Using Simple Animation to Improve Visibility

using simple animation
26 Sep 2014

The title of this post may strike some as a bit contradictory. After all, websites with moving bits and pieces are perhaps best known for creating user confusion, not preventing it. In the world of web design, fancy looks often belie a site that is, upon closer inspection, downright maddening to use.

This post, however, is not about using animation for “fancy looks”. Rather, it outlines some of the more subtle ways it can be used help site visitors get things done quickly and easily. The goal is not for the user’s inner dialogue to ask, “how did they do that?” Rather, we want it to say, “ah, this is how all websites should work”.

Example 1: Hide and Reveal

Scroll to the bottom of this page and click “Post new comment” (note that you don’t actually have to add a comment to try this out).

There are two alternate ways the “post new comment” link could have worked:

1. It could have loaded another page with the comment form — in fact, that’s probably what you expected to happen. One problem with this approach is that you have to wait for the page load. Even if you don’t have a slow connection, this is always at least a minor nuisance. Aside from waiting, however, there is also always a slight uncertainty involved in clicking a link: sometimes links don’t take you where you were expecting to go (think page not found errors, interrupted connections, popup windows, etc.).

2. The form could have been shown when the page first loaded. This would have solved all the issues described in #1, but it would have introduced a second: there would always be a huge comment form taking up space on the page. This creates a nuisance for everyone who doesn’t want to leave a comment (i.e. the vast majority of visitors).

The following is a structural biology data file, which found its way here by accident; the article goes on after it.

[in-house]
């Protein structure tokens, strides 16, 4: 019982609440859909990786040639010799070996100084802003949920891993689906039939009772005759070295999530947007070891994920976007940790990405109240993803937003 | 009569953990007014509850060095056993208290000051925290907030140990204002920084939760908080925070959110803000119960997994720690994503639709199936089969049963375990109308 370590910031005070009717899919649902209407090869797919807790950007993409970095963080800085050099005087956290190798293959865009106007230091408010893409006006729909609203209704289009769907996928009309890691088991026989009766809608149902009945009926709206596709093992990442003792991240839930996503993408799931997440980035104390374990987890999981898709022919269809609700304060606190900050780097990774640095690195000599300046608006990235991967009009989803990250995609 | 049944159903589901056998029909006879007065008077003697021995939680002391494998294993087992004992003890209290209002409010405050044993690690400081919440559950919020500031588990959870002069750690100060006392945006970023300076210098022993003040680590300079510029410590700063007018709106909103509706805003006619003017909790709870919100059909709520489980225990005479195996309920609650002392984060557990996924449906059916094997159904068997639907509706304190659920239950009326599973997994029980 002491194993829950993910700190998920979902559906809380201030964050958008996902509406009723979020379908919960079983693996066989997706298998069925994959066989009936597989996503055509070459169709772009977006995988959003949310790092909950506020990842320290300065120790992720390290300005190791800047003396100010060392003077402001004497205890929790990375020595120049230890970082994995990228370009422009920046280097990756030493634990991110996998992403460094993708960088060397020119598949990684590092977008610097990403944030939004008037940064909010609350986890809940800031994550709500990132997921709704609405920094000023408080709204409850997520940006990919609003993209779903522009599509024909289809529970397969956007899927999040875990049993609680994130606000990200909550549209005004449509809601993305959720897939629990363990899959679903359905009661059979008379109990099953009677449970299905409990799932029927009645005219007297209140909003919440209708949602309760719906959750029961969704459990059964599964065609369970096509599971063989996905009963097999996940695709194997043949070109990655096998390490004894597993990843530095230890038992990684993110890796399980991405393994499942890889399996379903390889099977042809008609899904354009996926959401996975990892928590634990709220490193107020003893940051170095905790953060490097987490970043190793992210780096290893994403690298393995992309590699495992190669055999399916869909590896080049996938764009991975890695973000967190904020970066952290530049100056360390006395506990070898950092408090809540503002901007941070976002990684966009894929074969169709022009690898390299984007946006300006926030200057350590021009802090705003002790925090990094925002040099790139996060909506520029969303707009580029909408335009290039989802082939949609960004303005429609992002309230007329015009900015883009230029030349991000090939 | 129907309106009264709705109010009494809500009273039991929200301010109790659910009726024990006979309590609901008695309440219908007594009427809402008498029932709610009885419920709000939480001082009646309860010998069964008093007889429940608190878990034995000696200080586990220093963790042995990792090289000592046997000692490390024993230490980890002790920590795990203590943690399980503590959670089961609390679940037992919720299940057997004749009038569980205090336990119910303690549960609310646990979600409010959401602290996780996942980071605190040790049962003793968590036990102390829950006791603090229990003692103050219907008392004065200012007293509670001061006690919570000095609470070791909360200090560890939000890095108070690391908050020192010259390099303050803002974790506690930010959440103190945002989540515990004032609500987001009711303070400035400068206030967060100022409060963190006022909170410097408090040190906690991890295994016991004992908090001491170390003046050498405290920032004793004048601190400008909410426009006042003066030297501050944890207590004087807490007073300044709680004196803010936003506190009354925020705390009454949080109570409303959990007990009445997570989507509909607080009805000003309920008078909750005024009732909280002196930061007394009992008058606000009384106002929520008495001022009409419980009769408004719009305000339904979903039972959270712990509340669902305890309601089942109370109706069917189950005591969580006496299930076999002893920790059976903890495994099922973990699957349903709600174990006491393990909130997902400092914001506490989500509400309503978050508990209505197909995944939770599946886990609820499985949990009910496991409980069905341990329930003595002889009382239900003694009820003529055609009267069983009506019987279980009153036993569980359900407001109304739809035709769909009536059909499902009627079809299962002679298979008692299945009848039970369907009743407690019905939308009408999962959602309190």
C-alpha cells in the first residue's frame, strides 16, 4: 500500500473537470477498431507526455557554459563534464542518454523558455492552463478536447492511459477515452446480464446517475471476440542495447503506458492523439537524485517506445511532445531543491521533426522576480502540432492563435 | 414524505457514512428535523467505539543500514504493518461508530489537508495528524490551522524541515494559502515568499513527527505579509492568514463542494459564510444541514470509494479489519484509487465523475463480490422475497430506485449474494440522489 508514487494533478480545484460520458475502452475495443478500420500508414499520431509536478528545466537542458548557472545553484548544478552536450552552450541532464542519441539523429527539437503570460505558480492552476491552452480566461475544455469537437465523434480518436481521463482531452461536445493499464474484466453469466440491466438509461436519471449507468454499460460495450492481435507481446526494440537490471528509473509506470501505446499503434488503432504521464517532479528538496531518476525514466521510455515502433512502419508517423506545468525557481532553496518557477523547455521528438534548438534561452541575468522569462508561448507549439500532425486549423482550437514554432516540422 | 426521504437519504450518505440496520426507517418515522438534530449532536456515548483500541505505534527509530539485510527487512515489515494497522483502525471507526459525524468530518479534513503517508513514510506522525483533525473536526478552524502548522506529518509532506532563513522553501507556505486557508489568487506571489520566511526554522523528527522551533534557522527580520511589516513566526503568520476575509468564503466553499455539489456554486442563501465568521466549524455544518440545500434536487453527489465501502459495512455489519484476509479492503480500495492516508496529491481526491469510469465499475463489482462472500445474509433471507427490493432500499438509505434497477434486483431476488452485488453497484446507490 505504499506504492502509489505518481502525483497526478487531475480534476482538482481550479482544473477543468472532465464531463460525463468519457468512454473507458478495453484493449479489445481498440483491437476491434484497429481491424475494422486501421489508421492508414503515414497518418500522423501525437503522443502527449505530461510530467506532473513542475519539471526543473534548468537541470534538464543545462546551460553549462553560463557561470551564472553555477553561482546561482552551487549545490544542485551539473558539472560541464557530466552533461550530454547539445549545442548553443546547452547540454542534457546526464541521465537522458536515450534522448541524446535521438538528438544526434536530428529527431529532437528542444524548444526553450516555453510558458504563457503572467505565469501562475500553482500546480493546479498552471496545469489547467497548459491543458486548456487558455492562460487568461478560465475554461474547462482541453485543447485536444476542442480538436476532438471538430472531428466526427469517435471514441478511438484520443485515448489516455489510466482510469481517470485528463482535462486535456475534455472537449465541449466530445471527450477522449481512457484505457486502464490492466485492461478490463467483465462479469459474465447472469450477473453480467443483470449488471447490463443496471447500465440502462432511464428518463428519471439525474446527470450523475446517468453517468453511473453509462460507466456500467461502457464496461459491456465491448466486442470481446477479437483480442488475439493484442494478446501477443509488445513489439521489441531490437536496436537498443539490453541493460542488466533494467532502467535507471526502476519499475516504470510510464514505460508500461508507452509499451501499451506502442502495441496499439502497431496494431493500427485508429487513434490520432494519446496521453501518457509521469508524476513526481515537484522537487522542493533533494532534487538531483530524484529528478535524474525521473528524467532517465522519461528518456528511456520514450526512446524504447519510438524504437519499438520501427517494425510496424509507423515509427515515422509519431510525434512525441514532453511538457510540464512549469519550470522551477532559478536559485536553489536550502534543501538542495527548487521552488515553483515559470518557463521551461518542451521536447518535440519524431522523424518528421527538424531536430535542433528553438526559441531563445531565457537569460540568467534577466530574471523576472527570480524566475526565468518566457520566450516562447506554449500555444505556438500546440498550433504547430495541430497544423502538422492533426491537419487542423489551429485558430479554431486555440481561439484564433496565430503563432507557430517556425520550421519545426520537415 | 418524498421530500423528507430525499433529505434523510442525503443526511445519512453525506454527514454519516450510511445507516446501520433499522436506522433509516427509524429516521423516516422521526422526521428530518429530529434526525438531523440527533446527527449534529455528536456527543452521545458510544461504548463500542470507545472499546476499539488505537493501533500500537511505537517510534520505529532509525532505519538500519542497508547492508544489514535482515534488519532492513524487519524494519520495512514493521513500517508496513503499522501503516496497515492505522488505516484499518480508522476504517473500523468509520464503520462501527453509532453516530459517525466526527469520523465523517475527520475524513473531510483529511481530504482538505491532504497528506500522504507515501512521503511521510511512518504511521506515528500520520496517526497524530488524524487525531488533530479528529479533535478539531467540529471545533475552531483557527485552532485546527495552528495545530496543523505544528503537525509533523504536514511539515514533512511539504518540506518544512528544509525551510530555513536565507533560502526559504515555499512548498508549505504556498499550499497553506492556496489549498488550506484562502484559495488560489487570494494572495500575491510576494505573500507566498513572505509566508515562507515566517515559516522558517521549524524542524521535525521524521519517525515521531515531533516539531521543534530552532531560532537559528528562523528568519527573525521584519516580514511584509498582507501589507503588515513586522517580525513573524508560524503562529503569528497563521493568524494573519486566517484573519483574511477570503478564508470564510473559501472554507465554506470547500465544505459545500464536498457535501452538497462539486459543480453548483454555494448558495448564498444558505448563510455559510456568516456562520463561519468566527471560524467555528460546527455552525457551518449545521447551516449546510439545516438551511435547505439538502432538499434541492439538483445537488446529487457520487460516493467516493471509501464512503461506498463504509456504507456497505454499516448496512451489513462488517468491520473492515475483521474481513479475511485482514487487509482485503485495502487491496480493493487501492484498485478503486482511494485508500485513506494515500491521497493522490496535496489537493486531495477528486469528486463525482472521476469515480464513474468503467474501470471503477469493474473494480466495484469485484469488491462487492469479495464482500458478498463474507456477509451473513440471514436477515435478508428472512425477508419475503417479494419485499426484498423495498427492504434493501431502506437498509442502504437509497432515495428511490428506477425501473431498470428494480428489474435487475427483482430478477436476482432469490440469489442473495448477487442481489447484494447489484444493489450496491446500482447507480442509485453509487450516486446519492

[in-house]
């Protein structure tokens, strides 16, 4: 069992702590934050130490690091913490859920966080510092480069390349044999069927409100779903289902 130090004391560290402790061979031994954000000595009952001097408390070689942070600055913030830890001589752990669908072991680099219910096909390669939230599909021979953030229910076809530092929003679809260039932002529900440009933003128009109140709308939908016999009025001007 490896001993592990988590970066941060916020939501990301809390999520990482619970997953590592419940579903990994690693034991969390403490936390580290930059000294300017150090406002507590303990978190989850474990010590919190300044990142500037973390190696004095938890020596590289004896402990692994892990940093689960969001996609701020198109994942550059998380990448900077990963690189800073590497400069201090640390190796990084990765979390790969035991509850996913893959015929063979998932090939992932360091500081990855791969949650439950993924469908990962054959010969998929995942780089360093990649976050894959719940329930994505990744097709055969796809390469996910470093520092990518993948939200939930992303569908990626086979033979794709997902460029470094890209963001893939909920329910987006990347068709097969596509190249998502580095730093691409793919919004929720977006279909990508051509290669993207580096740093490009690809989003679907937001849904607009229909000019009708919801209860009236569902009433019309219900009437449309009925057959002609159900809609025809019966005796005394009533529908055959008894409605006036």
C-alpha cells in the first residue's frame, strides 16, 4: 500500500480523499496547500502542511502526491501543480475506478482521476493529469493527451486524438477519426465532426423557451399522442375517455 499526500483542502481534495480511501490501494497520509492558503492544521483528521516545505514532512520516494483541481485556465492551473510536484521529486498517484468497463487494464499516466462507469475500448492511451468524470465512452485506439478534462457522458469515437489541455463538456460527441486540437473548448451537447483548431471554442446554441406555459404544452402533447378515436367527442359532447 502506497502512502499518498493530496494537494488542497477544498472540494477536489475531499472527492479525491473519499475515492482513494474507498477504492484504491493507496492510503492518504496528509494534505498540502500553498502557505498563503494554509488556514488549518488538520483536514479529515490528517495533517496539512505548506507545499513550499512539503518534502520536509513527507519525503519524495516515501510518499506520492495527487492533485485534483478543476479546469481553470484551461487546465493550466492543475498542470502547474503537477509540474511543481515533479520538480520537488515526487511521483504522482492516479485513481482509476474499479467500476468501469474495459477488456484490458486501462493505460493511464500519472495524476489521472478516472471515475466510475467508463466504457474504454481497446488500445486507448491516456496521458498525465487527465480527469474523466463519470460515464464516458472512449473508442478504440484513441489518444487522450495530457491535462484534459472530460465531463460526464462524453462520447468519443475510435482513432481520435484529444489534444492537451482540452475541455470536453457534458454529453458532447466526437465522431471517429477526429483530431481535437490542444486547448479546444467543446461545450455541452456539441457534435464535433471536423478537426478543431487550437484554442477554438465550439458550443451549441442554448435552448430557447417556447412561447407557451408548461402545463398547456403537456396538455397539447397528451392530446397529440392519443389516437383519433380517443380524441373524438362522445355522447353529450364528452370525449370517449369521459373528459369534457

These are fairly subtle points, but they make a huge difference. If you weren’t at least a little pleased when the comment form opened rather than redirecting, go ahead and fill out the comment form and let us know.

Example 2: Move to a new place on the page

Go to our portfolio page, scroll down about half way, then click “Back to Top” next to one of the portfolio pieces.

Admittedly, the use of a “back to top” link here is a bit gratuitous, but that’s beside the point: what’s important is that after clicking the link, you know exactly were you went. This stands in stark contrast to the traditional anchor link (e.g. one that brings you to the top of the page or to a certain point partway down) that moves you to a new part of the page in a dizzying instant. Often it’s hard to tell whether you moved up or down, or whether you’re on a new page entirely rather than just lower down. With the animation, however, it should be crystal clear (to the point where you save much more than the extra few tenths of a second it takes to get there).

Example 3: Submitting a form without a page refresh

Go to the Alpenglow Expeditions website and scroll to the bottom of the homepage. Where it says “Sign up for our email newsletter”, enter the word “test” in both fields and click “Sign Up”.

Okay, this is actually not animation per se. It is, however, another example of a fancy interactive website component that actually makes things easier for users. Do you really need to be taken to another page just to have it tell you that “test” is not a valid email address? Of course not. Note that if you did enter a valid email address (feel free to do so if you actually want to subscribe to Alpenglow’s newsletter), you would still stay on the same page and get a “thank you for subscribing” message in the form box so you could continue browsing the site where you had left off.

Remy Denton
Project Manager

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